A priest friend of mine at that time said that he believes that the children lost to abortion   become intercessors for their parent’s salvation.  It makes perfect sense to me when you think of the “Communion of Saints” and Saint John Paul II words of consolation in Evangelium Vitae:

The Father of mercies is ready to give you his forgiveness and his peace in the Sacrament of Reconciliation. To the same Father and his mercy you can with sure hope entrust your child.

The children of today are the modern version of the “Holy Innocents”.  My God-child has been praying for me and her parents.

As I enter another transition period in my life I continue to try and discern God’s will.  I was on a silent retreat last year and felt a calling in my heart to “help the children.”  I have come to believe that this means I am to help the children lost to abortion intercede/help their parents come to know the love of Christ.

A couple of months ago I was in a church in southern Michigan that had an image of Divine Mercy in the adoration chapel. It was different than any other I had seen – Jesus looked like he had been crying.  I felt the Lord was calling me to serve him in helping to “stop the tears”, and to reach out with his love and mercy and help stop the tears of those who have been hurt by abortion (and in turn help stop the tears of Jesus).  I wasn’t clear how this would unfold, but I have faith that God will show me in His time.

Recently a friend gave me a handmade bar of soap that has the scent of baby powder. I found out a couple of days later that my god-child’s paternal grandfather died the day I was given the bar of soap. I had tears of joy, thinking my god-child was now in the arms of her grandfather. Perhaps that bar of soap was her way of letting me know things were good!

I haven’t seen or talked to Anna in a long time (I moved to a different state), and I have been unable to contact her.   But I pray each day that she is ok and will find healing in her relationship with the Lord and her child.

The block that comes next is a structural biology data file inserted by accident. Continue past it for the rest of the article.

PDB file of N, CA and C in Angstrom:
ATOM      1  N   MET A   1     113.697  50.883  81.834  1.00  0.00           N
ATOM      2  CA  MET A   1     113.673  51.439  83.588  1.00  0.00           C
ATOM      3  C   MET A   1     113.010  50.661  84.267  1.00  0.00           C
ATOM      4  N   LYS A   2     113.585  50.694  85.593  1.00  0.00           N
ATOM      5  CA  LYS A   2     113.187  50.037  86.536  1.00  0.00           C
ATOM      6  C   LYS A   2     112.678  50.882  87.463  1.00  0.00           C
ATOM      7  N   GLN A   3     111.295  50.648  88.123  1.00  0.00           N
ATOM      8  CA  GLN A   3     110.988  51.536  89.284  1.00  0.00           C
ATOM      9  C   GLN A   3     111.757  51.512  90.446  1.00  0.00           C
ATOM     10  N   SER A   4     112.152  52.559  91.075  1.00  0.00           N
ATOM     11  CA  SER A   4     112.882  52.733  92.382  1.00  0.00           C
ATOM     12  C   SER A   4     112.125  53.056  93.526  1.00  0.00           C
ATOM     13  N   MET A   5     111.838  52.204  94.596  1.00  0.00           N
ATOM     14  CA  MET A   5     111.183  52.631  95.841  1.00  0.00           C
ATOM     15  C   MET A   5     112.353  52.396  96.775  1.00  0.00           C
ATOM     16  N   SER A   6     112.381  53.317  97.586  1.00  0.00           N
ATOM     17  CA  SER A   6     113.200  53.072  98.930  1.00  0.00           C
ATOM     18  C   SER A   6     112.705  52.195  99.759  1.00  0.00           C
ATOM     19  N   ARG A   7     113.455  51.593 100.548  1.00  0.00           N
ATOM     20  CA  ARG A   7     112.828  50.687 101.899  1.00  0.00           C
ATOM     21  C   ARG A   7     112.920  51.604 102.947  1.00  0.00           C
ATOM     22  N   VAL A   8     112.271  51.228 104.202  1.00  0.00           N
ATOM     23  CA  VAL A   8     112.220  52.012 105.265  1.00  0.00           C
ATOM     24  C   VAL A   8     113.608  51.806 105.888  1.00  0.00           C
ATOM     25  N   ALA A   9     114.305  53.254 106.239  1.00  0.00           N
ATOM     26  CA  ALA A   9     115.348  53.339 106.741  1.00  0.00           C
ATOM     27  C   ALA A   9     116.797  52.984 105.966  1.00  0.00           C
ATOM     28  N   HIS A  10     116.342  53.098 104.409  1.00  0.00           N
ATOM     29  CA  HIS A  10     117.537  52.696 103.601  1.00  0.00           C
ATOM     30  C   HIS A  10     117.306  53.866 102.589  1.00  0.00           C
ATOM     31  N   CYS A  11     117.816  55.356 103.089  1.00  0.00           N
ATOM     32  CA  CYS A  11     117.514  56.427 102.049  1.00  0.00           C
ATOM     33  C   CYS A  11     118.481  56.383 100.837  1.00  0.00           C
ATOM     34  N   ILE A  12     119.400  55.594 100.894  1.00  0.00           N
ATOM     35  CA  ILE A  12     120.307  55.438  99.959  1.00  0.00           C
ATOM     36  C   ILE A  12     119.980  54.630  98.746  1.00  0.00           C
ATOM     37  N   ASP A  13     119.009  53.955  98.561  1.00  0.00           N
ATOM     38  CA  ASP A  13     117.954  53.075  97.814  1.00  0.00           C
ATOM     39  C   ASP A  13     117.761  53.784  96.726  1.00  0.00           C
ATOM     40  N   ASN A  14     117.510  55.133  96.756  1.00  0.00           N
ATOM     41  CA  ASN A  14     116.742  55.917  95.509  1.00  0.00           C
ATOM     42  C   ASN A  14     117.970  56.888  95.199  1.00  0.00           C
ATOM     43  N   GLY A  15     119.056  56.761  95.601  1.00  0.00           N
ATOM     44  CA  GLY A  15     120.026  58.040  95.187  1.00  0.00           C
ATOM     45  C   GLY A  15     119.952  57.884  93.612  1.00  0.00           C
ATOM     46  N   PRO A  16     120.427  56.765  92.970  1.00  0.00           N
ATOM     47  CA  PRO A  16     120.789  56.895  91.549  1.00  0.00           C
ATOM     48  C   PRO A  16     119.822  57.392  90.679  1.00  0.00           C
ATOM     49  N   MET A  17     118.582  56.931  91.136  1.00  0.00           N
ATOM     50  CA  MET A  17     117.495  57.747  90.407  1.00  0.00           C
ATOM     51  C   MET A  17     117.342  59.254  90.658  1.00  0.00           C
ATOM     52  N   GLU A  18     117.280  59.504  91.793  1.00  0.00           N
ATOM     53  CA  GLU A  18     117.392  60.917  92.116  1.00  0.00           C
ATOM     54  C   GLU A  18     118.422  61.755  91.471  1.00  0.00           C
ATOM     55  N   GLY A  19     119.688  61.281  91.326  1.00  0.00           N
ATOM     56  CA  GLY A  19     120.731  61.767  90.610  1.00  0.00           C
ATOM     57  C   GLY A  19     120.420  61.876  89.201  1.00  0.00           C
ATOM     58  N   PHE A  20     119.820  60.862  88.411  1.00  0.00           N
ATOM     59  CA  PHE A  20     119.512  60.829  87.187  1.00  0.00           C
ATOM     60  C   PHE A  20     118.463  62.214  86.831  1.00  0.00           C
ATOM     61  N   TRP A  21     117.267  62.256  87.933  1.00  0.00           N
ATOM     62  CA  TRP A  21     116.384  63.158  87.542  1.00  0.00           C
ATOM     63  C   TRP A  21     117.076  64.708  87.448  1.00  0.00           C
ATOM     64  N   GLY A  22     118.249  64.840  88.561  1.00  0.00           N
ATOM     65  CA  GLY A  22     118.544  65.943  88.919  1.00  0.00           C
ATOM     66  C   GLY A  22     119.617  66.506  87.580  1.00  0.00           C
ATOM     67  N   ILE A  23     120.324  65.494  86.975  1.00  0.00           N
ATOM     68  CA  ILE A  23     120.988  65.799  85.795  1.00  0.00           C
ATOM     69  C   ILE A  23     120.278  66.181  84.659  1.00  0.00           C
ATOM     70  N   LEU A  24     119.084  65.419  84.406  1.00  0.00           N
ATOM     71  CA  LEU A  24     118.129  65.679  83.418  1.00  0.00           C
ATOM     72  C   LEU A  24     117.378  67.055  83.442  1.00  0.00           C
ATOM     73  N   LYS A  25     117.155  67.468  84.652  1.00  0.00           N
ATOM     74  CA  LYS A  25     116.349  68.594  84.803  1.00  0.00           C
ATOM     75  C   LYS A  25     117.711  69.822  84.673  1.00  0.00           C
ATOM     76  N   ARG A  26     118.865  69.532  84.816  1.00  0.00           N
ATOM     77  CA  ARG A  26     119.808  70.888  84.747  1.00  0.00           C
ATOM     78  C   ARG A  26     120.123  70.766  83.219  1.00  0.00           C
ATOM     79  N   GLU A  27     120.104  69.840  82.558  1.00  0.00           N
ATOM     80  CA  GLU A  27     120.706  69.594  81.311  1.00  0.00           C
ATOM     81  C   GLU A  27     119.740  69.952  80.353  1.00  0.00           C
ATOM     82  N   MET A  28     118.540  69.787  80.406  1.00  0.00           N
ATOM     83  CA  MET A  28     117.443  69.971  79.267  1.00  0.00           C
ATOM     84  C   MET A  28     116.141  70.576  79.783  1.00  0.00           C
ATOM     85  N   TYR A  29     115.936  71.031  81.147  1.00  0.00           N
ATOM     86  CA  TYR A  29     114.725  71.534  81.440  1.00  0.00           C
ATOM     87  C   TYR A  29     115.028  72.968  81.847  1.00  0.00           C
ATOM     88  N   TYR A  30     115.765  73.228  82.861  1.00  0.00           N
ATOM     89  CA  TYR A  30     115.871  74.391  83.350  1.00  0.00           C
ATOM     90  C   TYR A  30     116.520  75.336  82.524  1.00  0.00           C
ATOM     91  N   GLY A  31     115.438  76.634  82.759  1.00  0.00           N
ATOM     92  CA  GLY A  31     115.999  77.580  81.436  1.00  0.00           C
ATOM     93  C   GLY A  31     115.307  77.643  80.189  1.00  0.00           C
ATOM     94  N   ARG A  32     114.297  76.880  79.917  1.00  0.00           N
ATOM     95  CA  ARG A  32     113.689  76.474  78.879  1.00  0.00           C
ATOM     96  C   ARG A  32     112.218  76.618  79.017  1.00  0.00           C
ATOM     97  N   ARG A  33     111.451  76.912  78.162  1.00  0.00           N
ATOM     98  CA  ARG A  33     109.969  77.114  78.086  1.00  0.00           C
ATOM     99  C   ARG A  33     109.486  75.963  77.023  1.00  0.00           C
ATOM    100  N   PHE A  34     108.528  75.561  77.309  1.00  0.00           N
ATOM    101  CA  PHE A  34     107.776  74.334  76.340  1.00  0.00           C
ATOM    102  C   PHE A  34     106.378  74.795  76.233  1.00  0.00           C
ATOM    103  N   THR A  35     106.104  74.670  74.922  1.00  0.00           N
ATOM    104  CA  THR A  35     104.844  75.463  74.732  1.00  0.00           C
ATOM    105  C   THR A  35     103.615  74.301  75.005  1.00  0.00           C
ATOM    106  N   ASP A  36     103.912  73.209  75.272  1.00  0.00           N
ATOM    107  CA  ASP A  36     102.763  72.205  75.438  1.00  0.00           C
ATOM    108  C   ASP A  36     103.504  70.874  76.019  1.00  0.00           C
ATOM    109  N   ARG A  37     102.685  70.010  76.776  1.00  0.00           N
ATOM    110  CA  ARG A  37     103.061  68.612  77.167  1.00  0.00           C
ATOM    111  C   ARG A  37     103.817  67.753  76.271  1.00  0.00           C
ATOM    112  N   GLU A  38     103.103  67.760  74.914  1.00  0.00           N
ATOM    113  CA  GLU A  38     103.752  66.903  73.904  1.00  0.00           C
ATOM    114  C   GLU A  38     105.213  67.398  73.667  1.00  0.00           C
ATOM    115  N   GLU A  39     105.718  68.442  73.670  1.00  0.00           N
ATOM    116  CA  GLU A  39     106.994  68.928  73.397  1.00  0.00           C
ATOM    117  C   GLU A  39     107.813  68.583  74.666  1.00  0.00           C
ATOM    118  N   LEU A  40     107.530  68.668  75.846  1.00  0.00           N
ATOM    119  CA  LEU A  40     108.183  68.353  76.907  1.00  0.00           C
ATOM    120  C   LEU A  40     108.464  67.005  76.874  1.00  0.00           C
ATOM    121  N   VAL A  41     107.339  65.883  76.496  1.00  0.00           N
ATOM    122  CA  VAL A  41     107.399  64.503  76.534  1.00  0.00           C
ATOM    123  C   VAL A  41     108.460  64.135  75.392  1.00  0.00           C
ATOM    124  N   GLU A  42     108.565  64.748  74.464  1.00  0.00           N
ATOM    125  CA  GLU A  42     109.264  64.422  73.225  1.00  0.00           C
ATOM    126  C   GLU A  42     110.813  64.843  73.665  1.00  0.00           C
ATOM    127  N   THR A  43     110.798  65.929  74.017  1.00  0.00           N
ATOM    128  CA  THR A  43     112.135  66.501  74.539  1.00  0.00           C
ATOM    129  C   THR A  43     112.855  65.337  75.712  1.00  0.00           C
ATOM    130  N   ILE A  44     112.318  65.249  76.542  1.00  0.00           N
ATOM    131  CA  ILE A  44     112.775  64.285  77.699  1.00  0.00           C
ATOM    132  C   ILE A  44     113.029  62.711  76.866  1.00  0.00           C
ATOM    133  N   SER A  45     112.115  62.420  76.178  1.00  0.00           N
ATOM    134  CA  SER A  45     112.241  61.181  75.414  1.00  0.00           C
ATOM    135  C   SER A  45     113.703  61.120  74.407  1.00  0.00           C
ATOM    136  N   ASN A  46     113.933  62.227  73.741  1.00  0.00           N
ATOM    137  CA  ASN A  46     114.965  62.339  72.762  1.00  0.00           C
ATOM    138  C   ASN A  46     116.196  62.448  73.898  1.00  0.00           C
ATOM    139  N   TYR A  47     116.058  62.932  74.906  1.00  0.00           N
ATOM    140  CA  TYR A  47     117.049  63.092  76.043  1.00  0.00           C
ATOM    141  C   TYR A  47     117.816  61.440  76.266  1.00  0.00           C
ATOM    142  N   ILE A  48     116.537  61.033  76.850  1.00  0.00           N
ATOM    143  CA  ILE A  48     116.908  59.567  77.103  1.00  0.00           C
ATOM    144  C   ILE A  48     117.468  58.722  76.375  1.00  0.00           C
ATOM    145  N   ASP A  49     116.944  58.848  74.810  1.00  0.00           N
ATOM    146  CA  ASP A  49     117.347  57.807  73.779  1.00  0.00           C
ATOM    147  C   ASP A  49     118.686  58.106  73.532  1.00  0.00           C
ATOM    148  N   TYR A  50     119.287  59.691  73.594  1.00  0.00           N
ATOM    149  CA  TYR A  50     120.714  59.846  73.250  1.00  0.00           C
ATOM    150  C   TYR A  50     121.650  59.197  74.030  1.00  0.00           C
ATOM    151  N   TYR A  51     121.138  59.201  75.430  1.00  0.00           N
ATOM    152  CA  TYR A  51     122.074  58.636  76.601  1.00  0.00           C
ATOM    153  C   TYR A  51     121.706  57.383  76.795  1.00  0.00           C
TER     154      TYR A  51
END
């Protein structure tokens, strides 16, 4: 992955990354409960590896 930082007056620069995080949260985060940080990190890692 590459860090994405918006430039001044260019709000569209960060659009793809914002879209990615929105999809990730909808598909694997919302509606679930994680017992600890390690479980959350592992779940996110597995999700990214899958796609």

In the meantime, I believe my calling to “help the children” and “stop the tears” begins with telling this story. I pray that all those affected by abortion will find healing through the love of Christ, Mary, His mother, and all the Angels and Saints.



What Our Lady Can Do with a little Bag of Beads: The Miraculous Closing of Corpus Christi’s Last Abortion Business

Thursday, July 9th, 2015


Our Lady Gaudalupe Rosary

By Patricia Pulliam

For many years the pro-life community of Corpus Christi Texas and surrounding areas prayed in front of the last remaining abortion business left in the town.  There were countless novenas and Masses offered along with visitations of a relic from the tilma of Our Lady of Guadalupe.  Women and men spent many hours in silent prayer standing on the sidewalk at the busy intersection of Morgan Avenue and the Crosstown Freeway.

The clientele at this particular facility was predominantly Hispanic.  I think I can safely say at least 75% of the young women and men who went through those doors were Spanish speaking clients. The doctor was Hispanic as well as many of the workers inside.

We noticed that many cars and trucks that drove into the single driveway had rosaries hanging from their rearview mirrors. The rosary is revered in the Spanish community even if you are not a practicing catholic or if you belong to a different denomination.

I have a dear friend who shared my devotion to the rosary.  I felt called to somehow take Our Lady into that abortion facility.   My friend was an avid rosary maker.   She made them with real crystal beads and medals and beautiful crucifixes. Every rosary was totally unique.  We had all the materials and final products blessed by our parish priest.

Our idea was that we would put together little gift bags with pretty ribbons of either blue or pink containing one handmade rosary and a little prayer card explaining how to pray the rosary.

We legally could not approach the cars as they pulled in but if the windows were down (in South Texas if you didn’t have air conditioning your windows were down) we could speak to the passengers.  We asked them if they would like a free gift and show them a sample of the rosaries.

The first day we tried this we did not know what to expect. We had about 30 bags ready to give away.

My friend took one side of the driveway and I took the other. When the clients began to arrive we were amazed that they actually stopped. We smiled and asked if they would like one and many of the cars took more than one for family members.

What would happen next we could never have imagined. We could see them park and then get out of the car and take the little bag into the clinic. At that point we knew Our Lady was “inside”.  The guy would sometimes come back out alone but he never had the little bag with him.

That day one of the couples came back out and got in their vehicle and pulled up to where we were standing and held up the rosary and yelled, “This rosary saved this baby!” Everyone around cheered and cried and rushed the car to hug the young couple who were in tears.